Monday, 21 May 2018

Health Benefits of Okra

Okra, also known as ‘lady fingers’ or ‘bhindi’ in India, is not a well-known vegetable, but it is a nutritious and delicious one. It is often dismissed because of its sliminess, but it all depends on how you prepare it.
My first experience eating okra was in India. More recently I enjoyed a yummy vegan okra gumbo in New Orleans. Okra is popular in hot climates where it grows well. 



Helps Prevents Gastritis

When there is bacteria in the stomach, inflammation can cause gastritis. There is an anti-adhesive compound in okra that binds to the surface of the gut, blocking the bacteria attaching to the stomach lining. It was found in a study that okra juice prevents this from happening and creating gastritis.
For centuries, Asian medicine has used okra to treat gastric irritations. Extensive studieshave investigated the helpfulness of okra in detail. 

Kills Breast Cancer Cells

Lectin isolated from okra was found in a study to kill cancer cells in the breast. The growth of the breast cancer cells was inhibited by 63 percent.  

Helpful for Lowering Cholesterol

Almost half of the okra pod is soluble fiber, which helps lowers cholesterol, according to research. It binds to excess cholesterol and toxins in the bile to be eliminated.  

Good for Heart Health

There is good soluble fiber in okra which helps reduce cholesterol and also lessens the chance of heart disease.

Helps Keep Memory

Okra can boost the brain’s cognitive abilities. Studies have shown that okra extracts reduce the risk of Alzheimer’s disease, protecting against other degenerative neurological diseases as well.

Good Source of Protein

Okra is a high-quality protein; it has an amino acid composition comparable to soybeans and the protein efficiency ratio is higher than soybeans. It is a top vegetable protein food.

Please Note: The Okra vegetable is one of the many high-nutrient foods that contain measurable amounts of oxalates. Individuals with known or suspected kidney or gallbladder problems are recommended not to eat these high-oxalate foods. This is a much-disputed subject, however.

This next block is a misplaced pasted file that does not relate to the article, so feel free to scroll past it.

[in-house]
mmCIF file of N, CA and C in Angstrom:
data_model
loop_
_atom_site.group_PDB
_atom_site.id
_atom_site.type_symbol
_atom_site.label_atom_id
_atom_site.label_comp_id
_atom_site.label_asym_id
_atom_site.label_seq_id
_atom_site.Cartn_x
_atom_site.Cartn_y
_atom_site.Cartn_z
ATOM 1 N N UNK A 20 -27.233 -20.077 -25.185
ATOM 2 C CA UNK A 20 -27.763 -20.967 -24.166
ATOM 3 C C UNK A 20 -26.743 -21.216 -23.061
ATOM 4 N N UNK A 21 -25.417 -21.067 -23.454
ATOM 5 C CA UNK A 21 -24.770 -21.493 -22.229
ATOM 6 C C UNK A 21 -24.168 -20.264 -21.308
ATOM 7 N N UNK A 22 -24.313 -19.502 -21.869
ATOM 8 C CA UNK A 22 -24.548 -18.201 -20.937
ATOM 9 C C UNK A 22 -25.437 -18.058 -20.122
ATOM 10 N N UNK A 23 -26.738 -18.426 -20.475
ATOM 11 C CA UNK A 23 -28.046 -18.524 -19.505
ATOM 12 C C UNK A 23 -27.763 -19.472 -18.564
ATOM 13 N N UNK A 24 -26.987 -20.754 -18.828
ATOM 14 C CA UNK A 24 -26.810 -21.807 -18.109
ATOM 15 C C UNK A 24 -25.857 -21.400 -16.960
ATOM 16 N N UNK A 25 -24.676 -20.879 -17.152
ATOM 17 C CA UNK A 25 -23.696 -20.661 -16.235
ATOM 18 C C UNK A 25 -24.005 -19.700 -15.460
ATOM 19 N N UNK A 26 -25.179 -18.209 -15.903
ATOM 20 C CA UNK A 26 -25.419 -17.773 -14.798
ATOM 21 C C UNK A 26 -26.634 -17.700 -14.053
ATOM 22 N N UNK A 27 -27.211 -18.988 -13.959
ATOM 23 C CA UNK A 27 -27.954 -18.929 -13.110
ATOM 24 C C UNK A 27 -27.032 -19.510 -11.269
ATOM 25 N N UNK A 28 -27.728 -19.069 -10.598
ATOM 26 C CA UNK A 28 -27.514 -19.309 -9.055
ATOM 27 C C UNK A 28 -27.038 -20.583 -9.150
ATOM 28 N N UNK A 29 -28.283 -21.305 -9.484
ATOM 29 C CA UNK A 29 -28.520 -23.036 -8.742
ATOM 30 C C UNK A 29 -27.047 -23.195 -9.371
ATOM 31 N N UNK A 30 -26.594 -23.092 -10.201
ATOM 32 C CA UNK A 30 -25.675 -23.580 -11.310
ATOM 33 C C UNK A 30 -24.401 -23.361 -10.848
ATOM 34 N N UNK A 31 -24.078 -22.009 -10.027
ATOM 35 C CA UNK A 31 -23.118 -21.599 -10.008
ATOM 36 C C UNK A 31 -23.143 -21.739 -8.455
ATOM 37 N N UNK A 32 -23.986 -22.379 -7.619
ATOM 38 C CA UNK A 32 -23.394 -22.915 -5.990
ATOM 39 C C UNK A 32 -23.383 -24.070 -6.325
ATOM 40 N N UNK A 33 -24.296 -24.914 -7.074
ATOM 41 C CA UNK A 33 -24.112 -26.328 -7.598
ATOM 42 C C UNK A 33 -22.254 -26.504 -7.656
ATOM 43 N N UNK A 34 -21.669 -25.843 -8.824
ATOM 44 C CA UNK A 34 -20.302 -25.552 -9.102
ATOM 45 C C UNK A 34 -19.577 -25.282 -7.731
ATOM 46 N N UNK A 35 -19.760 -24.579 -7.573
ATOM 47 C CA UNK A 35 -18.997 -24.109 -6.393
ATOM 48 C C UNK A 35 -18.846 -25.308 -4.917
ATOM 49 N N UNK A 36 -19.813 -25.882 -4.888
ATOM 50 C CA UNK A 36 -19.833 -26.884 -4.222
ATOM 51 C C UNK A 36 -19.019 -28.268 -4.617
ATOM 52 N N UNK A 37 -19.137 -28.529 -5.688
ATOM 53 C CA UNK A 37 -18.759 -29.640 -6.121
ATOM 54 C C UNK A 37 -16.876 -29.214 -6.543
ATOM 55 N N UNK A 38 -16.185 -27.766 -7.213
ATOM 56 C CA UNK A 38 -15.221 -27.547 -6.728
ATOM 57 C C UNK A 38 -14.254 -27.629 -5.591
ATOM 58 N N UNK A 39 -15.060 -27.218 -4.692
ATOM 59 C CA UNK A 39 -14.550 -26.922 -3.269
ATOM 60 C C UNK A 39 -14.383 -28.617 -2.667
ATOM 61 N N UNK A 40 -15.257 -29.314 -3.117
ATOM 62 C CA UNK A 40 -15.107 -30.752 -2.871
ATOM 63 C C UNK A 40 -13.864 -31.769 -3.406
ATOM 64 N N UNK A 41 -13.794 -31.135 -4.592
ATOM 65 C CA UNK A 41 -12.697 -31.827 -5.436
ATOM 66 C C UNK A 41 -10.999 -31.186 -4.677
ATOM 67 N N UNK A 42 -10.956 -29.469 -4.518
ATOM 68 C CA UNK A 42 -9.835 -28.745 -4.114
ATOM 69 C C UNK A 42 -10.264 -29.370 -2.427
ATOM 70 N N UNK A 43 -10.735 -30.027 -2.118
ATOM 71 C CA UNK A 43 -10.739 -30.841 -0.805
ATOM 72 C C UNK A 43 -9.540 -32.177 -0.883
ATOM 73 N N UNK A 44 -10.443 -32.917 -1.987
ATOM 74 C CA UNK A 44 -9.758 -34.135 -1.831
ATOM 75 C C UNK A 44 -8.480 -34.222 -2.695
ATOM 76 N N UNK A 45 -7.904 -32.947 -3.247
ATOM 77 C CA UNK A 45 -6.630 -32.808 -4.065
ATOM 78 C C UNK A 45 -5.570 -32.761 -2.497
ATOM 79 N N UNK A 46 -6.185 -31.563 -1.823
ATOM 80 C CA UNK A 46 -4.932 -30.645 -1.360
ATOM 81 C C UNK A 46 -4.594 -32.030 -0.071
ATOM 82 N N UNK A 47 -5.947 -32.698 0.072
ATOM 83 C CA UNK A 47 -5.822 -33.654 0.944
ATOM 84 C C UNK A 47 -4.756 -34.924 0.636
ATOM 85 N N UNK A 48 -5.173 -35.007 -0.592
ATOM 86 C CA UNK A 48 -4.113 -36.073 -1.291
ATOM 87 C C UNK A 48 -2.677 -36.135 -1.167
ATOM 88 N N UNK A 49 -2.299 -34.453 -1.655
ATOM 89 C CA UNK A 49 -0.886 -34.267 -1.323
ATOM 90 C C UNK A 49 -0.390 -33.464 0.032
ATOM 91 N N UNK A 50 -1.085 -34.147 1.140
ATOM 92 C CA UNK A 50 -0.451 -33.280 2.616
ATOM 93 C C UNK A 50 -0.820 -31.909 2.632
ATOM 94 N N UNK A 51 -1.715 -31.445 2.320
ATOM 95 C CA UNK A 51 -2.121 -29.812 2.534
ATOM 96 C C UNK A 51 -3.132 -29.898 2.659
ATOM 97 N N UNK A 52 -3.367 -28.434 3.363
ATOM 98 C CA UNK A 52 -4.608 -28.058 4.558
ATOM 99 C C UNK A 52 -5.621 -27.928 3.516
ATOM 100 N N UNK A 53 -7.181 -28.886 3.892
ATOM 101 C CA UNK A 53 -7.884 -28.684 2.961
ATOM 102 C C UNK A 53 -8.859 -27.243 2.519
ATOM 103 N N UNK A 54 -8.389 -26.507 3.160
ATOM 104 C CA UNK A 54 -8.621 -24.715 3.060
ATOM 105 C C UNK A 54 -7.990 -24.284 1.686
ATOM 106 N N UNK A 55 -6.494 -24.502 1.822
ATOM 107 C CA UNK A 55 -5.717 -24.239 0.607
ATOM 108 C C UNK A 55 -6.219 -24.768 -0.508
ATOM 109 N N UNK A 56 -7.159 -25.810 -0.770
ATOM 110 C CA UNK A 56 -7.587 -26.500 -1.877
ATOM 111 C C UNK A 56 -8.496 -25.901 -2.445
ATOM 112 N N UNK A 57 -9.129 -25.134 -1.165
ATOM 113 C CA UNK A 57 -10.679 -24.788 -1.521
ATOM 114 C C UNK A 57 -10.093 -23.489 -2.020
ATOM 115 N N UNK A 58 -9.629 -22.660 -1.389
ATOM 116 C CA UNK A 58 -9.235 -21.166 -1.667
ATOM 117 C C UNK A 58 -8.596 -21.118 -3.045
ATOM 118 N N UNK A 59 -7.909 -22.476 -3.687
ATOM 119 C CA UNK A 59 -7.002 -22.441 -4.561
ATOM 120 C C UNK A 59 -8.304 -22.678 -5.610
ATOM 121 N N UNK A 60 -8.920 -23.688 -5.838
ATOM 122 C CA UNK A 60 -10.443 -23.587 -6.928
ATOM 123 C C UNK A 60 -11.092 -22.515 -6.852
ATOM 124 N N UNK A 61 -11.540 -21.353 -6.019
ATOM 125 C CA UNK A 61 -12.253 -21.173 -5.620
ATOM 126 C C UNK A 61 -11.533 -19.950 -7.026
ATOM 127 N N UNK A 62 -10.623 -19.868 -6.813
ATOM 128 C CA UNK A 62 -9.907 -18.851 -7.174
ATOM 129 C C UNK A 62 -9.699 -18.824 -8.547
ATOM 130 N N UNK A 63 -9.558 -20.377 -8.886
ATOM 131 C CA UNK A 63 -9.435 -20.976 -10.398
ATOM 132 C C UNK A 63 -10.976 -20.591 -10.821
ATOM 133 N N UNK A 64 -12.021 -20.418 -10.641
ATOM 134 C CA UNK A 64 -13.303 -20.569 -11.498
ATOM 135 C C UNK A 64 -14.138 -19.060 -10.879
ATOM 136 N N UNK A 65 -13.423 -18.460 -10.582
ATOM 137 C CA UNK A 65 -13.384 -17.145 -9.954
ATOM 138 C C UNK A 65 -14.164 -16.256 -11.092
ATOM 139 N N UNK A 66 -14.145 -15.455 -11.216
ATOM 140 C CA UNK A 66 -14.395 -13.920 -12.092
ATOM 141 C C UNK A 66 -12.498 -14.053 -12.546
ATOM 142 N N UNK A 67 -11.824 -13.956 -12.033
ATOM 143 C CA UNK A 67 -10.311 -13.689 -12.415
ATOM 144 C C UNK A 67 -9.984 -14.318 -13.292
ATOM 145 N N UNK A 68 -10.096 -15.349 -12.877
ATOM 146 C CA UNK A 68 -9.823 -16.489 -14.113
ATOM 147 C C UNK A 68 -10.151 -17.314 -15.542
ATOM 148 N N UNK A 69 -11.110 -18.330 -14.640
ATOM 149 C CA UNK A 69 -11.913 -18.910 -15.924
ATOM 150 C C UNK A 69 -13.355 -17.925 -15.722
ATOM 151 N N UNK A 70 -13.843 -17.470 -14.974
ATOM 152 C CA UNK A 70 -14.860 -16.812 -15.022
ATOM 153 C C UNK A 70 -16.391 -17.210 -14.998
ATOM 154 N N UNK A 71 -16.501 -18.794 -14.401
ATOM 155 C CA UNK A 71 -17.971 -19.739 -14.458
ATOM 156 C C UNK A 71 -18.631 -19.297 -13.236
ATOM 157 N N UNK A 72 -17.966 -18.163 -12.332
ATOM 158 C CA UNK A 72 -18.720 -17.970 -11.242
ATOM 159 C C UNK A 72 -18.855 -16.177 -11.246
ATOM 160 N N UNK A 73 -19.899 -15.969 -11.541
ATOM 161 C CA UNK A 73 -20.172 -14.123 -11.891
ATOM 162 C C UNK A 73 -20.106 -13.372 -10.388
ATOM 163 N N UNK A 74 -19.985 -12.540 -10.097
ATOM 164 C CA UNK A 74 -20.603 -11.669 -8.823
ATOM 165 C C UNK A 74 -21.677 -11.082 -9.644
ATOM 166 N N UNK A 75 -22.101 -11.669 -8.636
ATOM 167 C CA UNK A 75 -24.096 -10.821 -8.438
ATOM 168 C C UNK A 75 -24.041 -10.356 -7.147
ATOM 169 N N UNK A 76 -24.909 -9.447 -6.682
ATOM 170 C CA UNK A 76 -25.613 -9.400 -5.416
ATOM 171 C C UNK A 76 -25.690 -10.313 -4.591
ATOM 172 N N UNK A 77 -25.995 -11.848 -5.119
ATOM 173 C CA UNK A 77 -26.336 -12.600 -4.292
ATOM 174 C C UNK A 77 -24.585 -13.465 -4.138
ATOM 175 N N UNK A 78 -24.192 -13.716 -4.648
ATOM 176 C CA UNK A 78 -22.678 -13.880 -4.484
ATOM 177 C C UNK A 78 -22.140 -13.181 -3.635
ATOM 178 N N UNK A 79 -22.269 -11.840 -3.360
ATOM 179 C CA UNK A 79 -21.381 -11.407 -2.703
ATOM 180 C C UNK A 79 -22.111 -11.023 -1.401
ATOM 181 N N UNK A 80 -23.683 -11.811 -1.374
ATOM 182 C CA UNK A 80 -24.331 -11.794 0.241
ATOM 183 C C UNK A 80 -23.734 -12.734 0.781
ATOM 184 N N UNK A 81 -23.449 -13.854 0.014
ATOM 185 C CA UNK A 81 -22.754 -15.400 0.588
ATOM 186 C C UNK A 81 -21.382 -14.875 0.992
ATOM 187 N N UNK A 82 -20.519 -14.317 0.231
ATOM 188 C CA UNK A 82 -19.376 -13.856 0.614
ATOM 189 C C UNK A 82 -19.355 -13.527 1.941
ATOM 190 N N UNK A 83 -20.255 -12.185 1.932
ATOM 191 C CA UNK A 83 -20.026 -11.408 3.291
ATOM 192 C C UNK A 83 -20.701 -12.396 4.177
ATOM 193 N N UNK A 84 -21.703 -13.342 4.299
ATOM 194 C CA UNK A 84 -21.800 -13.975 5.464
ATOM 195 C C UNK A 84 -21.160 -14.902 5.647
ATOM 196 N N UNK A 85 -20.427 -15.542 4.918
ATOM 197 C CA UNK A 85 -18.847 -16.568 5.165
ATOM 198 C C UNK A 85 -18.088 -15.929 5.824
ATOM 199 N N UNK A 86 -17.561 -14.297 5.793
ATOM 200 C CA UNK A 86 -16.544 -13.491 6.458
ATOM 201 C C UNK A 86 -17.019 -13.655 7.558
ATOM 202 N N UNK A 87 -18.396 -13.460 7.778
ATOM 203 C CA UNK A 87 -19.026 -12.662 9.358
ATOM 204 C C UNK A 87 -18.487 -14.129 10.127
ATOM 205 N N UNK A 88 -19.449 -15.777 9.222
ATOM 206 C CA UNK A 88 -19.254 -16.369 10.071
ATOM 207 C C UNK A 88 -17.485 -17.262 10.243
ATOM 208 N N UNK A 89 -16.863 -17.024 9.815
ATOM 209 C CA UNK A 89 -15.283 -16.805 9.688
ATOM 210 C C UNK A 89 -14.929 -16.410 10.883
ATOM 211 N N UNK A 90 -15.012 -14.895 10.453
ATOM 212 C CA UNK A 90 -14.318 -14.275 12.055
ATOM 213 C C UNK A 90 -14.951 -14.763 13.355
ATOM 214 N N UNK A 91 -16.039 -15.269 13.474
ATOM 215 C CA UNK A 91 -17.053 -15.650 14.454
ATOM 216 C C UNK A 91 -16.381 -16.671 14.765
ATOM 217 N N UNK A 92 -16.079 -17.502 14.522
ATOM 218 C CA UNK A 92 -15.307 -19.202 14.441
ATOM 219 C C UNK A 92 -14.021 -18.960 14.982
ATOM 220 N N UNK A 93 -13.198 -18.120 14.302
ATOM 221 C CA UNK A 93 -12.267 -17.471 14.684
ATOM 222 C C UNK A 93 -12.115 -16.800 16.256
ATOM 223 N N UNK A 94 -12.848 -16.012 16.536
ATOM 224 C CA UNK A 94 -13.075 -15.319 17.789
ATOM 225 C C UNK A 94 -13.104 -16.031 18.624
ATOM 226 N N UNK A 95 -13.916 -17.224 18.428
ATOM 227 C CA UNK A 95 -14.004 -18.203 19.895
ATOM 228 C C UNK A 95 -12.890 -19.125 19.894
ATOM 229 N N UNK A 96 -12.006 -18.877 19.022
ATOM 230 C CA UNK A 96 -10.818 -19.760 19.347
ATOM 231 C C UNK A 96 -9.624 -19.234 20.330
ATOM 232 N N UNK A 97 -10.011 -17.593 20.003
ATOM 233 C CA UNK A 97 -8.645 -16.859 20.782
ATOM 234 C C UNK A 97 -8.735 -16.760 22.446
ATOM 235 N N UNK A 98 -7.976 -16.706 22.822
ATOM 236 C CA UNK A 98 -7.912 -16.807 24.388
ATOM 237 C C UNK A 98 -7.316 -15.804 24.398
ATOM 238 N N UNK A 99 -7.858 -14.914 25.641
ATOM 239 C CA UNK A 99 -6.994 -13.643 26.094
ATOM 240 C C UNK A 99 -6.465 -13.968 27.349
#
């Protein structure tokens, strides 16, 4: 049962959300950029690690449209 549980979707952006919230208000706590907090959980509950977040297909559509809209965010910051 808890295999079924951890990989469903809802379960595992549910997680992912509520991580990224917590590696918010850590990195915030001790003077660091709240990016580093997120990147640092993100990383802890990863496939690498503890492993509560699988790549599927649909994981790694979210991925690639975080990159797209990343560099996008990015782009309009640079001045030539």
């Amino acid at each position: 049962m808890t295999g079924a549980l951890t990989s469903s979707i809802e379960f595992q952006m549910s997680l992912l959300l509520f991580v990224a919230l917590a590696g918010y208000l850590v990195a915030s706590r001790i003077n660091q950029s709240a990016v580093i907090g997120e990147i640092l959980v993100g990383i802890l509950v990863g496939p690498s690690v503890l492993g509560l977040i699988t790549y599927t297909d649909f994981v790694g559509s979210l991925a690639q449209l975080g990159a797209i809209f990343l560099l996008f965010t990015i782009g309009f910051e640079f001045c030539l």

Also, okra should not be cooked in copper, brass or iron cooking pans because the metal can be absorbed.
“Seven-days-old fresh okra pods have the highest concentration of nutrients., according to a study in the Journal of Food Processing & Technology

Okra Nutrition

It is full of valuable nutrients such as protein, vitamin C, magnesium, vitamin K and is high in fiber. It even has vitamin A, E and many B vitamins. Learn more about okra nutrition.

How to Select 

Choose bright green pods that are less than 4 inches long and not bruised, soft or blemished with blackened age spots. When they are too ripe, they have a very sticky texture. In the South, it is available fresh year-round and in other areas from May to October. 

How to Store

It is best to store okra in a paper bag or in a perforated plastic bag in the refrigerator for 2 to 3 days.
To store for a longer time it is best to freeze the okra.
  • Carefully trim the stem ends, don’t cut into the pod and then blanch for 3 to 4 minutes.
  • Dip them briefly into ice water, and then place them on a parchment paper-lined baking sheet.
  • Place in the freezer and when they are frozen, put them into freezer bags.
  • Carefully vacuum seal if you can; it’s best not to remove all of the air as the okra may get crushed.

Tips for eating or cooking:

We often hear unkind comments about okra because people don’t often know how to prepare it. Okra is mostly pan-fried, battered, steamed or grilled to make soups, sauces, stews or curries. It is a common vegetable in Indian cuisine and a common ingredient in Creole cuisine. You can even eat okra raw in a salad.  It is also used as an egg white substitute or as a fat substitute in chocolate bar recipes and in frozen dairy dessert.

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